Monica Powell — How to automate your React workflow

  • Adding components can get repetitive — automating the process can provide consistency across files without copying and pasting.
  • Scaffolding can streamline this process, but a minimum viable component is not necessarily ready for product.
  • There are some fantastic CLI tools including React Boilerplate, Ignite, and more lightweight options such as Hygen and Plop.
  • There is an adorable package called react-kawaii for generating cute React components.

Marcy Sutton — Empathy-Driven Development

  • Tabbing through a page helps you to understand how accessible the page is. Divs are not accessible via the keyboard
  • The browser extension ax analyses pages to identify accessibility issues, including contrast.
  • Colour contrast is one of the leading accessibility issues
  • Putting content in a ‘main’ element, which tells assistive technology that this is the main content of the app.
  • Making open/close buttons focusable improves accessibility.
  • Chrome DevTools includes a contrast checker feature.
  • Further reading: Empathy Driven Development GitHub repo

Kate Beard — Architect Your Culture Like You Architect Your Code

  • Psychological safety is important when building your organisational culture. Psychological safety is a term coined by Amy Edmundson, a researcher from Harvard, and can be defined as “the shared belief held by members of the team that the team is safe for interpersonal risk taking”.
  • Maintaining a good culture takes re-evaluation, you have to actively get everyone involved, and change it as your team grows
  • We spend time and effort on refactoring code, striving to make it better. We should be just as deliberate about the teams and communities we take part in.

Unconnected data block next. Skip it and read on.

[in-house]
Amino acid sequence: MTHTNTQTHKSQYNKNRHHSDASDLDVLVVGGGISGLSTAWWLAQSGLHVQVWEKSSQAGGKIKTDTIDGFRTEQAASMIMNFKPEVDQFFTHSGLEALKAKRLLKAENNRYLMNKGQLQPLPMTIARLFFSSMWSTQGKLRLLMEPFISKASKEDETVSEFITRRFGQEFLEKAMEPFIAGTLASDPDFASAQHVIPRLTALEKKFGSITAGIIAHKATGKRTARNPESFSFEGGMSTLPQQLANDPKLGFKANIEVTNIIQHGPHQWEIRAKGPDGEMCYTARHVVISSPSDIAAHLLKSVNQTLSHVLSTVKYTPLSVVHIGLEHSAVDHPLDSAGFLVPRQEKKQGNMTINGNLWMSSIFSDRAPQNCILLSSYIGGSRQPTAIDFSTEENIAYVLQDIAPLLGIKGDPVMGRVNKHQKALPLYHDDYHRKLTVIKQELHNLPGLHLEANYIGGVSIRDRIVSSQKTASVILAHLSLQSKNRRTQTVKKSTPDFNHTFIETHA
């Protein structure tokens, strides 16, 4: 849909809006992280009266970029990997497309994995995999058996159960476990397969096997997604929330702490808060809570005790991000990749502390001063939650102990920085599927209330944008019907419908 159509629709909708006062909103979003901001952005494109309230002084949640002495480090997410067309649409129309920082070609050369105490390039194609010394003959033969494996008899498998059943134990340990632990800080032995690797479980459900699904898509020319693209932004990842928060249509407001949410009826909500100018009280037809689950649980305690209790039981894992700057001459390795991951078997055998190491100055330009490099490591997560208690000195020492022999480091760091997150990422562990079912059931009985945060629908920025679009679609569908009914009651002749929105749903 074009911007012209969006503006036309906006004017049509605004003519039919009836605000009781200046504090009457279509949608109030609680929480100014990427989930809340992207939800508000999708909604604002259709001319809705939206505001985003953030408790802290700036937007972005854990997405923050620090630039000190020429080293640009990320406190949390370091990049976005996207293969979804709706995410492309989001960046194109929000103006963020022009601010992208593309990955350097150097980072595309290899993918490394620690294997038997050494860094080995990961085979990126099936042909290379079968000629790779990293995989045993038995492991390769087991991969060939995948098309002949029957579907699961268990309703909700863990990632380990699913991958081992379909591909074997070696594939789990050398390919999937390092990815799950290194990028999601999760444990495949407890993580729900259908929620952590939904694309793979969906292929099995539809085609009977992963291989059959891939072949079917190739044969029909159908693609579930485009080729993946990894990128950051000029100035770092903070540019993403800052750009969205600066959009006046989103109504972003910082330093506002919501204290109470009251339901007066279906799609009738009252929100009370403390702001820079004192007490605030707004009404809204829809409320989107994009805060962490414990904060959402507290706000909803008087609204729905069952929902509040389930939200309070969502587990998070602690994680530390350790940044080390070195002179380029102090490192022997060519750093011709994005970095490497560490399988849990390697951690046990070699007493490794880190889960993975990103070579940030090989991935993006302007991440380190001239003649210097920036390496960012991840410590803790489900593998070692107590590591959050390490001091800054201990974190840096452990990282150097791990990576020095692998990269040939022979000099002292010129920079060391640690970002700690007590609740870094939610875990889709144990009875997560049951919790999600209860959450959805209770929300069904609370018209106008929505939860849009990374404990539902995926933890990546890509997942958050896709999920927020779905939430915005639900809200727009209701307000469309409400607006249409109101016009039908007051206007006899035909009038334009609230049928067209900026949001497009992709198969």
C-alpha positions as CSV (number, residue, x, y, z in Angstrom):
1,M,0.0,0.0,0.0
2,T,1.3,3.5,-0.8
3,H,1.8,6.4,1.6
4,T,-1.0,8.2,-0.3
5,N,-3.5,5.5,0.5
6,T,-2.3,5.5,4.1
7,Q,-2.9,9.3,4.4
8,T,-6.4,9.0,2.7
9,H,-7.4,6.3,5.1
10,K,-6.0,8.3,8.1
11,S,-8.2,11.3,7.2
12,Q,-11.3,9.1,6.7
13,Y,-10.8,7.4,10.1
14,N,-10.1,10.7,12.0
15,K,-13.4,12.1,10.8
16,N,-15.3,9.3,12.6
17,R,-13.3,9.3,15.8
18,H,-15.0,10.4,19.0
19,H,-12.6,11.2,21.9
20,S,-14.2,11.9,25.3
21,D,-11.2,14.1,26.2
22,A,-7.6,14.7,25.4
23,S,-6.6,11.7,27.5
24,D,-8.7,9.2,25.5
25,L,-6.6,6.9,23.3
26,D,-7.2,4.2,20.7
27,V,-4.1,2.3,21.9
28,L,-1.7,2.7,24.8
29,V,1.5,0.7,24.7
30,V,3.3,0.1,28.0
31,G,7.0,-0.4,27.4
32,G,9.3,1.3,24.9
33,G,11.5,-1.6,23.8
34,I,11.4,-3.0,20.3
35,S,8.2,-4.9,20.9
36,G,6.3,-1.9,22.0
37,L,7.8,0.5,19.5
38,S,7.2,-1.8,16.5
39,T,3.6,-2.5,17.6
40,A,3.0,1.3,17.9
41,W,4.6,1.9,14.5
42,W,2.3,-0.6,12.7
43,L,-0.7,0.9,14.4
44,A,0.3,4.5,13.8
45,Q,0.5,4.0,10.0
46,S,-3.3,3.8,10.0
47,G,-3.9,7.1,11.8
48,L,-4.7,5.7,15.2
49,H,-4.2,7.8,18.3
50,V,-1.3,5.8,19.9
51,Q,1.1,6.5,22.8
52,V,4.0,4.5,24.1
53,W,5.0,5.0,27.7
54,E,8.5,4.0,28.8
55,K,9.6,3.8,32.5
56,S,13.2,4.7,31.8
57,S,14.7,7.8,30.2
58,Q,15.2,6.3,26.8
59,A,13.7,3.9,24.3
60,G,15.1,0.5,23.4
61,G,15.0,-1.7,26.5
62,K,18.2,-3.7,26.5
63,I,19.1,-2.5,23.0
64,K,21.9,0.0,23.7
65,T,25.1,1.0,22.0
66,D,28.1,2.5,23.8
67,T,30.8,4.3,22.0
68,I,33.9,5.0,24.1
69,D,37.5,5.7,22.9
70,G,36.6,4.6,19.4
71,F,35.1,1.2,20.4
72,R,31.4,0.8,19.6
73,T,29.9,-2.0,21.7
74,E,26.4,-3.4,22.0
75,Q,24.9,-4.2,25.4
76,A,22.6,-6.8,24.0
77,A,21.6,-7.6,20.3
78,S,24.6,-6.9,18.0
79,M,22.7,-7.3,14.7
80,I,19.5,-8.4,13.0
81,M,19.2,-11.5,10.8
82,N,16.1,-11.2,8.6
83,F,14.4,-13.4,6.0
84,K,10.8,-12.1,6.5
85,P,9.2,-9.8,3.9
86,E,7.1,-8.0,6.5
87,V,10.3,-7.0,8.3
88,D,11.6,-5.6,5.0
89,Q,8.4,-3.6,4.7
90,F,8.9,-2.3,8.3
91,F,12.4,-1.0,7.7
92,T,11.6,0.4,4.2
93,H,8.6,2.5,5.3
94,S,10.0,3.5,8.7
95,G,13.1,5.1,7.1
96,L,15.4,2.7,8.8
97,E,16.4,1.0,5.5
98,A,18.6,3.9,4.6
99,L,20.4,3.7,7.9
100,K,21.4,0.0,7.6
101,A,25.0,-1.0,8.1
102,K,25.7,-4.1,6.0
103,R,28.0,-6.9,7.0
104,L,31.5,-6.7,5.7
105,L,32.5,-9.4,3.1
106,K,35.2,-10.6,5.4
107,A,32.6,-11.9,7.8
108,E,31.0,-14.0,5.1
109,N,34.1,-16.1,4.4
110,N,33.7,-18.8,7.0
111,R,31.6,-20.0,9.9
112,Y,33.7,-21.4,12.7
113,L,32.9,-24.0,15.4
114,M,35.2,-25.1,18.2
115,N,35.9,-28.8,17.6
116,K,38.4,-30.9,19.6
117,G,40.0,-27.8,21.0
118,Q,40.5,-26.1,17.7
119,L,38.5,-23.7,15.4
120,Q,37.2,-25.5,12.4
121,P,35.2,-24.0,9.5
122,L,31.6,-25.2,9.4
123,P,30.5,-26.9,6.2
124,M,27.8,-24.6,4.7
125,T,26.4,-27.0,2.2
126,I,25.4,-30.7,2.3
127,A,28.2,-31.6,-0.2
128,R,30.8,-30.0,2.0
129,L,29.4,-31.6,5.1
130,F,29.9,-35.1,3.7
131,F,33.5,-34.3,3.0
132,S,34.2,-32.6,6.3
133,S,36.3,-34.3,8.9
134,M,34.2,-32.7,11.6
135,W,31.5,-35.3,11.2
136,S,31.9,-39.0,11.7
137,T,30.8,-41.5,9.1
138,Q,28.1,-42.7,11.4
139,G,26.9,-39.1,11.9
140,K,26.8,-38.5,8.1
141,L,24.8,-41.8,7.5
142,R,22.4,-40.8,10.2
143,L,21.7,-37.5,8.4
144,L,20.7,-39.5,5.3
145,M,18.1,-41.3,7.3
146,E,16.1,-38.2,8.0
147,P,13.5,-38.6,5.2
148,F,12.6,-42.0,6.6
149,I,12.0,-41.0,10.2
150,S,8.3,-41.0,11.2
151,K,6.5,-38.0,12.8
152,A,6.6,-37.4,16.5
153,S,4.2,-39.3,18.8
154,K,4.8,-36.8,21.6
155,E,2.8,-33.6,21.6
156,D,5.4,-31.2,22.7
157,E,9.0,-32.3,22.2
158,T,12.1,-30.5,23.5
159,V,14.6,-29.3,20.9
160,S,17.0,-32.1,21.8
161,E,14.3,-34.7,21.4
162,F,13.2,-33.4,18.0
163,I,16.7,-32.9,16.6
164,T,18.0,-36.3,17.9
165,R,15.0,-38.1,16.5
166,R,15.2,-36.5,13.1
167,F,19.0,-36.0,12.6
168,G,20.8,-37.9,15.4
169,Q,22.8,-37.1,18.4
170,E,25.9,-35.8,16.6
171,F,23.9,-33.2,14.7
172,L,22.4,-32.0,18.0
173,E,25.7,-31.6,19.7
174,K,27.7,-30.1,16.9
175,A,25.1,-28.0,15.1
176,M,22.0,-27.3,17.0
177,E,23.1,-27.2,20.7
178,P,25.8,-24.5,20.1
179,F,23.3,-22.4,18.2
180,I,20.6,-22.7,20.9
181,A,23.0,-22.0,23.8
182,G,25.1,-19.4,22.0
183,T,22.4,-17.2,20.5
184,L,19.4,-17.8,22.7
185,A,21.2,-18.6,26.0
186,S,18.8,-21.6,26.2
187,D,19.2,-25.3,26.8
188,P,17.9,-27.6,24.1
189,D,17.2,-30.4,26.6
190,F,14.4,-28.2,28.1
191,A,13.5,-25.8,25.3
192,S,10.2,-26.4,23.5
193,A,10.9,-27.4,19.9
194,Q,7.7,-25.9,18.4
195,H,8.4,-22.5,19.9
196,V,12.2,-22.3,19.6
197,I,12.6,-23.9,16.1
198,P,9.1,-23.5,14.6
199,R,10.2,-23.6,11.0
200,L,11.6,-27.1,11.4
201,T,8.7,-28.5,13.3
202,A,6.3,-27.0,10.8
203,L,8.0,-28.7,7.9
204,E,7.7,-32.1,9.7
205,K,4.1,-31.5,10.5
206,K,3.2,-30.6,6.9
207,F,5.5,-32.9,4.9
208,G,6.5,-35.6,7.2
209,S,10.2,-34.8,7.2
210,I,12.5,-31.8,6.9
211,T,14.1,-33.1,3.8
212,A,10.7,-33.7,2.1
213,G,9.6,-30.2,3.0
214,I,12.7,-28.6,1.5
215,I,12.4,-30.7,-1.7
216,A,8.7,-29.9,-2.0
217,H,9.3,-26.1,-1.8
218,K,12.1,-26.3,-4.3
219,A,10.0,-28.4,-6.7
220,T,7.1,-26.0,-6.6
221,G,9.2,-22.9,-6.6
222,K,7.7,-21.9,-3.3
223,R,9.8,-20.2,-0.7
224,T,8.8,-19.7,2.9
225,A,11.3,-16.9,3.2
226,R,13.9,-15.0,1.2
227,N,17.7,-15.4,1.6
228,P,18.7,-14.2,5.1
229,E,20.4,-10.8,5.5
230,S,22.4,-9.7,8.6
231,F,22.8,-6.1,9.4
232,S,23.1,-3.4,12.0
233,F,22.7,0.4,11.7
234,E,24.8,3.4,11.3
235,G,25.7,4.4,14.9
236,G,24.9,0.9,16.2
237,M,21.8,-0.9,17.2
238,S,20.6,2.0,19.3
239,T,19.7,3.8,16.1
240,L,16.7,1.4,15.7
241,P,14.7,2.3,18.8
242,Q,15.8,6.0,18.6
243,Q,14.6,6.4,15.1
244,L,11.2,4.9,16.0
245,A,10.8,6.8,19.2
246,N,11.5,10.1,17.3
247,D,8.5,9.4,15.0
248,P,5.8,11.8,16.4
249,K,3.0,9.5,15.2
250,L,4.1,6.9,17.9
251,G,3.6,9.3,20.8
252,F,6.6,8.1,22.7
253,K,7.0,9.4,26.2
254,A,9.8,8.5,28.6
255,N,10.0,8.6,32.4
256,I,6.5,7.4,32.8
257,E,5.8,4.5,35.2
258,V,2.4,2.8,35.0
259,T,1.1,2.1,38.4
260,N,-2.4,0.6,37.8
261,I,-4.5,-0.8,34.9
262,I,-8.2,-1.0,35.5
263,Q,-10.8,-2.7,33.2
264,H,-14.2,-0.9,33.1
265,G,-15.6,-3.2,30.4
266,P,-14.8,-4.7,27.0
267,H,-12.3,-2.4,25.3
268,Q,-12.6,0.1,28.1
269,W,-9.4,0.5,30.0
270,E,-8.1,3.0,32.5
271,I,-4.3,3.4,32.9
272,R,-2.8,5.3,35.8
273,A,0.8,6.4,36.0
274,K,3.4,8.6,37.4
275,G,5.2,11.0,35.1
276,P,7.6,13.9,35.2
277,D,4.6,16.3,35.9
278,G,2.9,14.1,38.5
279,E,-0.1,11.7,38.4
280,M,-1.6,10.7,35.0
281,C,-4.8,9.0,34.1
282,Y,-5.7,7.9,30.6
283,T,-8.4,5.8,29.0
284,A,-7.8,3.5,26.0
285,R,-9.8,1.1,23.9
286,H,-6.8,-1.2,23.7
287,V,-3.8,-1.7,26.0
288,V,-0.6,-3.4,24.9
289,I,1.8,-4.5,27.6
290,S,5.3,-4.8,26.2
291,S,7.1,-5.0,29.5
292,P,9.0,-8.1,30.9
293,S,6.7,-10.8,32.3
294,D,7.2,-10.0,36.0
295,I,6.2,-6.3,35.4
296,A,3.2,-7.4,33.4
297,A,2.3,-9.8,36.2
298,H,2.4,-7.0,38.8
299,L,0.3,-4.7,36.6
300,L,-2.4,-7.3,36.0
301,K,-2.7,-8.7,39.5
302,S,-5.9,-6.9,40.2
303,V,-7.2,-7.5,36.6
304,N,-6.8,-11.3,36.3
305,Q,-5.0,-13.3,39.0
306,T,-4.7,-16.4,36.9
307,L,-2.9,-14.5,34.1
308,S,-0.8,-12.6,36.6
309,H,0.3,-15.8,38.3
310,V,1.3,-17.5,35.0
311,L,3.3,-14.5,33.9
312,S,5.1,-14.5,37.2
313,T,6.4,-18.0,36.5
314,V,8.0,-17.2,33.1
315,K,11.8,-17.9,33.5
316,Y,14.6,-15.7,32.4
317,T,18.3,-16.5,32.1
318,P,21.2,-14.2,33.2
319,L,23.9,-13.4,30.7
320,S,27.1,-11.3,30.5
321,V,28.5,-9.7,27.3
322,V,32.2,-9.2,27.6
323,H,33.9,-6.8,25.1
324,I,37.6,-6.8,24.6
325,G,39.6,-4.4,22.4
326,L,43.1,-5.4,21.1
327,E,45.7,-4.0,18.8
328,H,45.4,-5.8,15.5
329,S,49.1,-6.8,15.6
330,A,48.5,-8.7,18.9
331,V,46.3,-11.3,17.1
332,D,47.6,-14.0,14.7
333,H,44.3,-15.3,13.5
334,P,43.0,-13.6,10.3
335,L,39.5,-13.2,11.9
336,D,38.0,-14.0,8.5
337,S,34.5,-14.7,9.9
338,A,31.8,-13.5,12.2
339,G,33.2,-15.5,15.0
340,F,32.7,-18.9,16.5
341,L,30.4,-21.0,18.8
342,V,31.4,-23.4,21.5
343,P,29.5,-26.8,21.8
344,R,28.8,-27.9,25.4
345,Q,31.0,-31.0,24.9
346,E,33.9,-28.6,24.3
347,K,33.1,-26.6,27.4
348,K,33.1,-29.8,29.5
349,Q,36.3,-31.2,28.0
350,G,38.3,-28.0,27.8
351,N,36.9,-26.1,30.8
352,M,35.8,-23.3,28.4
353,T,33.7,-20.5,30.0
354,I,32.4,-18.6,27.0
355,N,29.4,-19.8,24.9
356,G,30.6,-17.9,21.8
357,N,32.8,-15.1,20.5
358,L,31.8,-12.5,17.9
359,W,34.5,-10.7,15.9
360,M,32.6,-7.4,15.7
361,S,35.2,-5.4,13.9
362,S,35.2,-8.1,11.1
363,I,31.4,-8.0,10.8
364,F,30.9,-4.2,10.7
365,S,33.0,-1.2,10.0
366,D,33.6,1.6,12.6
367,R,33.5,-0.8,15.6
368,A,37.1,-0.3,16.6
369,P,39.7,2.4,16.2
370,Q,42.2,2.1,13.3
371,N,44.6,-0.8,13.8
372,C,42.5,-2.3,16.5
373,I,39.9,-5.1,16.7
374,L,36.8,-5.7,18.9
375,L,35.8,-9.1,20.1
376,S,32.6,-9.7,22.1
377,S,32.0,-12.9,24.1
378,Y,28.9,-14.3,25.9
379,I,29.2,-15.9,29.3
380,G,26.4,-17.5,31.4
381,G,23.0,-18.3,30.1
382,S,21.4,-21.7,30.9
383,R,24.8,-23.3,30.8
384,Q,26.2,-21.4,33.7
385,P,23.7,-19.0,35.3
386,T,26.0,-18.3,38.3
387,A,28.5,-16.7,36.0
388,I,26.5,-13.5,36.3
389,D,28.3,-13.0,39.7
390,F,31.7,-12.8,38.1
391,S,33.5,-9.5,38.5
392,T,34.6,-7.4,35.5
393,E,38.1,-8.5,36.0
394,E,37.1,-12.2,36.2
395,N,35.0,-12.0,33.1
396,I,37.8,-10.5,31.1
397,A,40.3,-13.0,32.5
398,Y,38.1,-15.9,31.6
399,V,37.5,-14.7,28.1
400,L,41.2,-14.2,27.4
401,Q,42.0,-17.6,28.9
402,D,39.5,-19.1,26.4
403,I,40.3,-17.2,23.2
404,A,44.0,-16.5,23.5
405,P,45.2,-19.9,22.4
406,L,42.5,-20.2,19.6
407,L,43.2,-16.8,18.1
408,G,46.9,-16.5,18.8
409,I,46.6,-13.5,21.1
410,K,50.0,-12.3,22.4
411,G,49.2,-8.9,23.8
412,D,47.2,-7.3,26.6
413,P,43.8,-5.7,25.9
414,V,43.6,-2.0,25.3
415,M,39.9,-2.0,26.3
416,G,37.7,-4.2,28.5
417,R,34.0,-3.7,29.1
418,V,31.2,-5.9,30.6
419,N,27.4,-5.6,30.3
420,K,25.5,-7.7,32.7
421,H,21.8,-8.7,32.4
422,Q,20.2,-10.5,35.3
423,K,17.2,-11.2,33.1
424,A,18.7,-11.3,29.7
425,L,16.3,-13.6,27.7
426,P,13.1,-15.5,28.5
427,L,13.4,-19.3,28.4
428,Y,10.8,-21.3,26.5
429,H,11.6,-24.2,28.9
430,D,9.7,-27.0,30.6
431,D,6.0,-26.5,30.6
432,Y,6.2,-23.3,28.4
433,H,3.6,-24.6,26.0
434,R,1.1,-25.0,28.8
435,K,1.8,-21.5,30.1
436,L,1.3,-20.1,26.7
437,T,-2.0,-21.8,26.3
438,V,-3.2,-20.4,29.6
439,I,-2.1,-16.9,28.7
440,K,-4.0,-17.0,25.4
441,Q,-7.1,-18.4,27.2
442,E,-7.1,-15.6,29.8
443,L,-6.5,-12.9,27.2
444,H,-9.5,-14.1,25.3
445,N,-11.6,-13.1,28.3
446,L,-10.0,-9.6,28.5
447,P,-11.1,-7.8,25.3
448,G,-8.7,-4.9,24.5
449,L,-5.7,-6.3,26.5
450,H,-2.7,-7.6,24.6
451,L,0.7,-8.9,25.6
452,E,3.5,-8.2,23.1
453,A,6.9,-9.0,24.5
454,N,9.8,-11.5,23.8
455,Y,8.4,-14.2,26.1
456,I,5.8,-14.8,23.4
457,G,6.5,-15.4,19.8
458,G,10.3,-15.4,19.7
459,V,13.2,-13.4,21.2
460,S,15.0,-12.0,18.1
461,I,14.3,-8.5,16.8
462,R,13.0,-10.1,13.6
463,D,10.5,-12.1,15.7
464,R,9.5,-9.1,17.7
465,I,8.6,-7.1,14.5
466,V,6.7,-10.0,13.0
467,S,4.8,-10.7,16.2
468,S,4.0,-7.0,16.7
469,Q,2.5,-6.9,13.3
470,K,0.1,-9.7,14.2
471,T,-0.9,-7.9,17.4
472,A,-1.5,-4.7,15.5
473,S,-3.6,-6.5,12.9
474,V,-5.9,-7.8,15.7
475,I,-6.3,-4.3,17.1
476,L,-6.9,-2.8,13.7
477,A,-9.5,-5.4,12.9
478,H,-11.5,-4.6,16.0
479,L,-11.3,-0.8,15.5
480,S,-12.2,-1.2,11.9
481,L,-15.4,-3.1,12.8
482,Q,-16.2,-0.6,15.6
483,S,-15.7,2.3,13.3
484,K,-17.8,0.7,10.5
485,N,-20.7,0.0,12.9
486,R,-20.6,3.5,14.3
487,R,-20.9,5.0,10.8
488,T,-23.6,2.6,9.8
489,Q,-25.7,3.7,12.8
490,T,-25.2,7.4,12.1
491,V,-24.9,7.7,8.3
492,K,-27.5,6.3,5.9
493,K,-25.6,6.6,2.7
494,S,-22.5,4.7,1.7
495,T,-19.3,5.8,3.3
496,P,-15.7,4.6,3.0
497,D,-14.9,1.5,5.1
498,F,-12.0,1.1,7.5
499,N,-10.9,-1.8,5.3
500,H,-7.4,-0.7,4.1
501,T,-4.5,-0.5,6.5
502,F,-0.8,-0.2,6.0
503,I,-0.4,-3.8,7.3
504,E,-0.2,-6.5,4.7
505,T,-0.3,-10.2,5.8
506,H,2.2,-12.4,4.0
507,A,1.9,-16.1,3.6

Marta Fernandes — Function Programming With ReactJS

  • All React components must act like pure functions with respect to their props.
  • Some of the benefits of functional programming with React are immutability, code maintenance. However, not all programmers are familiar with functional programming, and in some cases it is less efficient in terms of CPU and memory usage.
  • There are a number of functional patterns we can use with React.
  • We don’t use state on components in a functional paradigm, instead we use functional components (or even stateless class components).
  • Currying can be used to compose components, this is used by a number of popular React libraries like Redux and mobX.

Manjula Dube — React Hooks: A Hype-Driven Development in React

  • Hooks are a new addition to React. They add functionality to functional components that was previously only available in class components
  • Classes can be confusing — you have to remember to bind ‘this’, and unused functions are not stripped out at compile time. You can end up in ‘wrapper hell’.
  • There are rules for using hooks. You can only call hooks from the top level and from React functions. You cannot call them in nested functions or within loops.
  • useEffect can express combinations of componentDidMount, componentDidUpdate and componentWillUnmount.
  • React.memo helps you control re-rendering. You can wrap your component in React.memo and it will take care of monitoring props changes and deciding whether or not to rerender.
  • Further reading: UseHooks